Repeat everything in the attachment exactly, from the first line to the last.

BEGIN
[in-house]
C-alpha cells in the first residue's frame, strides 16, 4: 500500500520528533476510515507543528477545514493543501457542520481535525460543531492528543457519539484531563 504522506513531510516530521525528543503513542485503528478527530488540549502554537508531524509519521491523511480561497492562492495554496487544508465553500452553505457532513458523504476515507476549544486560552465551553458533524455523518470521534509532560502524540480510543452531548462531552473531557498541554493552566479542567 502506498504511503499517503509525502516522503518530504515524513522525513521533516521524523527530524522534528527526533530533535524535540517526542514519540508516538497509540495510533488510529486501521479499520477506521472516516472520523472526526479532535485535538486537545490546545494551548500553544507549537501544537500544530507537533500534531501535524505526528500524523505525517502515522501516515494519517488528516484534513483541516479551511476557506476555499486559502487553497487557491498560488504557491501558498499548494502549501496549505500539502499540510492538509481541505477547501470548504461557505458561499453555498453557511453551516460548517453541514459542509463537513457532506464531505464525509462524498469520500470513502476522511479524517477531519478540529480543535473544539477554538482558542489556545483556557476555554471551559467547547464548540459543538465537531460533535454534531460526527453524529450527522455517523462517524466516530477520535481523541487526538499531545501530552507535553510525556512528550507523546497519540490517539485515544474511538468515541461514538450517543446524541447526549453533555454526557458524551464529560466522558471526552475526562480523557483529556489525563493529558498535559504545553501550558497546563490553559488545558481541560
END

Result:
[in-house]
C-alpha cells in the first residue's frame, strides 16, 4: 500500500520528533476510515507543528477545514493543501457542520481535525460543531492528543457519539484531563 504522506513531510516530521525528543503513542485503528478527530488540549502554537508531524509519521491523511480561497492562492495554496487544508465553500452553505457532513458523504476515507476549544486560552465551553458533524455523518470521534509532560502524540480510543452531548462531552473531557498541554493552566479542567 502506498504511503499517503509525502516522503518530504515524513522525513521533516521524523527530524522534528527526533530533535524535540517526542514519540508516538497509540495510533488510529486501521479499520477506521472516516472520523472526526479532535485535538486537545490546545494551548500553544507549537501544537500544530507537533500534531501535524505526528500524523505525517502515522501516515494519517488528516484534513483541516479551511476557506476555499486559502487553497487557491498560488504557491501558498499548494502549501496549505500539502499540510492538509481541505477547501470548504461557505458561499453555498453557511453551516460548517453541514459542509463537513457532506464531505464525509462524498469520500470513502476522511479524517477531519478540529480543535473544539477554538482558542489556545483556557476555554471551559467547547464548540459543538465537531460533535454534531460526527453524529450527522455517523462517524466516530477520535481523541487526538499531545501530552507535553510525556512528550507523546497519540490517539485515544474511538468515541461514538450517543446524541447526549453533555454526557458524551464529560466522558471526552475526562480523557483529556489525563493529558498535559504545553501550558497546563490553559488545558481541560